Got a movie franchise that’s doing well? Time to do what big corporations have been doing for decades now and create that video game tie-in! After the billions earned (just this year) by Marvel’s Captain Marvel, Avengers: Endgame and Spider-Man: Far From Home there’s definitely room for a little more Marvel goodness in you life. How much more will largely depend on whether you can possibly live without Hulk, Captain America, or Doctor Strange living inside your Switch.
Crafted by none other than Team Ninja (Ninja Gaiden, Nioh), Marvel Ultimate Alliance 3: The Black Order is basically “Marvel Cinematic Universe: The Movie: The Game”, in theory. While it’s not quite licensed in all the official ways, it’s certainly better than Marvel vs. Capcom: Infinite was.
When the Guardians of the Galaxy are alerted to a mysterious energy source, they’re led to investigate with the goal of grabbing the goods in true Guardians fashion. What they find, though, is their old foe Ronan the Accuser and the Infinity Stones. Defeating Ronan is one thing, but the stones end up scattered to the winds and it’s up to a collection of Marvel heroes and anti-heroes to team up and get them back before Thanos shows up and yadda yadda you’ve seen Endgame, right?
If you’ve played the first couple Ultimate Alliance games you know what you’re getting into here: button-mashy villain-smashing with a team of four heroes of your choosing. Characters have a pair of basic attacks and several powers that consume a recharging energy bar. They can also combine forces to use more powerful Synergy attacks, as well as unleashing explosive Extreme attacks that can themselves be combined for ludicrous amounts of damage and graphical slowdown.
If you aren’t playing on one of the higher difficulty levels, combat tends to be a little brainless. Mash away, make sure to spend your energy as the bar recharges and you’ll probably be good. The most significant gimmick here is the presence of the Stagger bar, a purple bar that decreases as you beat on foes. When it’s depleted, an enemy is staggered and takes additional damage…though in truth, much like Final Fantasy XIII’s similar system you can only do significant damage to staggered enemies. It makes for grindy slogs where you’re encouraged to save your Good Stuff for when the bad guys will actually take damage from them. The more direct approach from previous titles served the cathartic nature of the combat a bit better.
Rather than the simplistic combat, much of Ultimate Alliance 3’s enjoyment comes from the broad cast of characters. We’re still pretending that the X-Men don’t exist for the most part; the cast consists largely of characters from more recent Cinematic Universe films like the Guardians, Captain Marvel, Black Panther and so on. Combining characters with similar themes grants stat buffs and you can spend points on a skill tree to enhance your team’s abilities, but neither does much other than keep your numbers up as needed. Since characters don’t level when they aren’t actively in your party, you’re best off picking four of your favorites and keeping them around as much as possible. I suggest using Wolverine. He’s the best he is at what he does.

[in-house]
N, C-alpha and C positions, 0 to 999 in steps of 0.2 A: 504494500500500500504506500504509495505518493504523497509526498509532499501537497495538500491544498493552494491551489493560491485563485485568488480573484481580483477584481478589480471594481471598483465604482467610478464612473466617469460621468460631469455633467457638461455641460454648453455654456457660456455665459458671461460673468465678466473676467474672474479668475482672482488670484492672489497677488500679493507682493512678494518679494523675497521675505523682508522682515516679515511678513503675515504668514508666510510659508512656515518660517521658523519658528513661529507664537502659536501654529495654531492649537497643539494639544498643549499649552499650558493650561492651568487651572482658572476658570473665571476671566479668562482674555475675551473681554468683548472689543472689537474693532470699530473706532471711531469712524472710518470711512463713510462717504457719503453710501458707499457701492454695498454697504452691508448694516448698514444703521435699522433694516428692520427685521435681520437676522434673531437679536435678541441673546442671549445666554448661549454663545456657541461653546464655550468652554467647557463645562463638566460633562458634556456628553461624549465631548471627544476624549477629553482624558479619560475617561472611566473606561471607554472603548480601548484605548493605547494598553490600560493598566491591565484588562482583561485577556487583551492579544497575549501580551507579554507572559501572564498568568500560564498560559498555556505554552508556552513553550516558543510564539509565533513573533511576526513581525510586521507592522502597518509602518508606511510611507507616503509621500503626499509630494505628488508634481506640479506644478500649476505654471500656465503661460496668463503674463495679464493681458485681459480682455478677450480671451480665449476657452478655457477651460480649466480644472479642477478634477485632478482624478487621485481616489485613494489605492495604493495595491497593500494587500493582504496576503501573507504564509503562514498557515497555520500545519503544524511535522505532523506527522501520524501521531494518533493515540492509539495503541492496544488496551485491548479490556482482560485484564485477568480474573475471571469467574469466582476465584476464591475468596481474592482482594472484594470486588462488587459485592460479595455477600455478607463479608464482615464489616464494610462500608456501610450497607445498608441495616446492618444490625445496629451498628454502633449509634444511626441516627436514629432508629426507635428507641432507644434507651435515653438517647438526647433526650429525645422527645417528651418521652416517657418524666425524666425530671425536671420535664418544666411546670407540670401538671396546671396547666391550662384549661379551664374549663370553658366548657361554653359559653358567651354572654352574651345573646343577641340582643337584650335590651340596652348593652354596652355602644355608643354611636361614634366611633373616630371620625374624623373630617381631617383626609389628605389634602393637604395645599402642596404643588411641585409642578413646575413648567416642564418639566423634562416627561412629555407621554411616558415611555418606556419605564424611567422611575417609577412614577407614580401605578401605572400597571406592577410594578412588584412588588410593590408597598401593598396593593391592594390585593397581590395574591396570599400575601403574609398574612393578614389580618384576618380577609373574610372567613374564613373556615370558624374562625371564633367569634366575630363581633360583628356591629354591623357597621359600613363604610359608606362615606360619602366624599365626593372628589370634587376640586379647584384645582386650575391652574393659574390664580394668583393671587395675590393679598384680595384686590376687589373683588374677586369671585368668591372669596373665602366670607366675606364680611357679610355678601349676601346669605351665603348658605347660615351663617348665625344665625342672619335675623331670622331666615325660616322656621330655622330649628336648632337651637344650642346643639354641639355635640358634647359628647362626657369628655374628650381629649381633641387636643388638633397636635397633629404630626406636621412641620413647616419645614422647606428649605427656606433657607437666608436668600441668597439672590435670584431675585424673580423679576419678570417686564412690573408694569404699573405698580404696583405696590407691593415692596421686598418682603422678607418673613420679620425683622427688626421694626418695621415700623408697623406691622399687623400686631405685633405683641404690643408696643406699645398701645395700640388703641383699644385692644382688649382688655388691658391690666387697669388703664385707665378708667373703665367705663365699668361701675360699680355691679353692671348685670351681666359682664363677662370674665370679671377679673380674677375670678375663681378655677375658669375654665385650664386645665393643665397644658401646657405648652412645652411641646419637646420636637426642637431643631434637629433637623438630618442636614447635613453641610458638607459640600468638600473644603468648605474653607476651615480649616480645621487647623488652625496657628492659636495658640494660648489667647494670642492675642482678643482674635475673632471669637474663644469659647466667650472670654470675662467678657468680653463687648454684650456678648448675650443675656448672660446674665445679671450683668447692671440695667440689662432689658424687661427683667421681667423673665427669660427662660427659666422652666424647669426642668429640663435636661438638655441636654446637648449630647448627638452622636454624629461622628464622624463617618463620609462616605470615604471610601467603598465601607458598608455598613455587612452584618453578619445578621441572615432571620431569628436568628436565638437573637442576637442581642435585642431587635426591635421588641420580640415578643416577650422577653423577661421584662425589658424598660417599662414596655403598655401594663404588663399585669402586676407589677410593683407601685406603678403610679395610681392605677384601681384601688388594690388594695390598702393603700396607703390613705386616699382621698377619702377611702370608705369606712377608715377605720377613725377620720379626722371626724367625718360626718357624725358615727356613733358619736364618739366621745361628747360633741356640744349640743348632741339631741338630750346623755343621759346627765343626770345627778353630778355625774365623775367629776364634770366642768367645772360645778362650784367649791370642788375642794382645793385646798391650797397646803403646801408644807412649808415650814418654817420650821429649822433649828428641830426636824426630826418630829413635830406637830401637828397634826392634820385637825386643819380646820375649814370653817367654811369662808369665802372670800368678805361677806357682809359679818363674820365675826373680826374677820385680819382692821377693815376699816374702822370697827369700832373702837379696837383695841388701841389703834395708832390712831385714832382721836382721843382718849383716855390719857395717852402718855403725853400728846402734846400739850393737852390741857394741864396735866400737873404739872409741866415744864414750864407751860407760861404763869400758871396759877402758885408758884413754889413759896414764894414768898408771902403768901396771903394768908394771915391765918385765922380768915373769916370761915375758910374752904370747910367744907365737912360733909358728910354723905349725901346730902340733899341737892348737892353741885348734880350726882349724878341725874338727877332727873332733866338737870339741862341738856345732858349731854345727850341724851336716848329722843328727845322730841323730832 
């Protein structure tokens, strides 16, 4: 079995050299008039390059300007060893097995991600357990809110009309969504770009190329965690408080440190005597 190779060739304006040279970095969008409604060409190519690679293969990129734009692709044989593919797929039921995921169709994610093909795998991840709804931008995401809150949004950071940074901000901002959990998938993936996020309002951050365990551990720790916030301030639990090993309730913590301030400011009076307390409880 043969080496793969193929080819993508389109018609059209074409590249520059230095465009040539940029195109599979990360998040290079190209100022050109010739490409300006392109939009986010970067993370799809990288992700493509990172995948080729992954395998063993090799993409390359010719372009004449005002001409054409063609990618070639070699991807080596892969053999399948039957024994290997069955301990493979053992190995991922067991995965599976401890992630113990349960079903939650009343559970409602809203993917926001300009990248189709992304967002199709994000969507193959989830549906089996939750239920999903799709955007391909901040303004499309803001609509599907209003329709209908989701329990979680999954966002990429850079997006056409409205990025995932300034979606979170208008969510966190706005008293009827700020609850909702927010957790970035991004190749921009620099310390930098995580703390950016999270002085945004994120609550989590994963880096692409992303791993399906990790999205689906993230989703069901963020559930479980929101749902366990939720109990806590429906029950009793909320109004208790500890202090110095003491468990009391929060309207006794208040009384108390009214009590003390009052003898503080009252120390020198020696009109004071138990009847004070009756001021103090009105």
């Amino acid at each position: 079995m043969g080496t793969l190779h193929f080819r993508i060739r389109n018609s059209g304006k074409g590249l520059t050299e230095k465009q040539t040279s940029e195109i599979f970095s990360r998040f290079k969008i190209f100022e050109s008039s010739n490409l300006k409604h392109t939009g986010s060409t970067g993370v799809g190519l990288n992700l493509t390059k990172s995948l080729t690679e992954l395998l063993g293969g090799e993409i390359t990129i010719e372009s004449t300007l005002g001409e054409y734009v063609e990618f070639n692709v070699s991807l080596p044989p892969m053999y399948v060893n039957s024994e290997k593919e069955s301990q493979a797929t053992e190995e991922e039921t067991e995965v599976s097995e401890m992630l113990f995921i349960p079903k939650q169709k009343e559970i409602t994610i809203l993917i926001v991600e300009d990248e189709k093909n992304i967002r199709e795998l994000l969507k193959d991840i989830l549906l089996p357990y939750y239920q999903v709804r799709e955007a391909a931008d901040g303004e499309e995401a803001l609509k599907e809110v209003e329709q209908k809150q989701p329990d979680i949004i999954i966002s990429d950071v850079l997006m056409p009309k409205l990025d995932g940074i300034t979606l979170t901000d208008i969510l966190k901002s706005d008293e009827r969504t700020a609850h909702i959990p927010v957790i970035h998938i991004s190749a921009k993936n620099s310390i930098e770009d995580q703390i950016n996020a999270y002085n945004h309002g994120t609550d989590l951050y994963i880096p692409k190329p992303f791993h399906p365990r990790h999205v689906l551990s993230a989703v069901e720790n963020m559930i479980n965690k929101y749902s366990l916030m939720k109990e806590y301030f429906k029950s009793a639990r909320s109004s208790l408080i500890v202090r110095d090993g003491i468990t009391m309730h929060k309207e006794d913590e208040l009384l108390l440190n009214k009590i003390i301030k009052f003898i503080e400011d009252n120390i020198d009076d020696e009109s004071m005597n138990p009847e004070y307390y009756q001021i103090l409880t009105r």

Marvel Ultimate Alliance 3 lives on the Switch as an exclusive title, and as you might expect that has some dire implications for the game’s looks. The style is reminiscent of Marvel vs. Capcom: Infinite, so that’s a little divisive, and I wasn’t fond of how some characters differ from their movie counterparts – Star-Lord, a favorite of mine, doesn’t really look or sound like he should, for instance. Almost none of our heroes do, sadly, so if all you Thor fans were holding out to control hunky Chris Hemsworth, better keep holding out.
Technically speaking, the Switch is largely not up to handling this game, so expect plenty of framerate drops and a generally less than awe-inspiring experience; combined with the overall chaos of superheroic combat, it can be difficult at times to tell what’s going on. I’d argue that the remasters of the previous Ultimate Alliance games turned out better, at least graphically.
A little more hardware horsepower would have served Marvel Ultimate Alliance 3: The Black Order well, but as a simple brawler with some star power behind it, this game does its job. Kids and fans of the Marvel Cinematic Universe are, naturally, the target audience here, even if the actual game has little – if anything – to do with all those Disney Marvel movies. Still, fans are probably going to love the true-to-form bombastic nature of the proceedings. If you’re after a more detailed action-RPG, though, you may end up having to look elsewhere, since Ultimate Alliance 3 talks the talk but doesn’t walk the walk when it comes to its RPG elements. Will that matter to diehard fans? Maybe, but I expect this game to make all the money.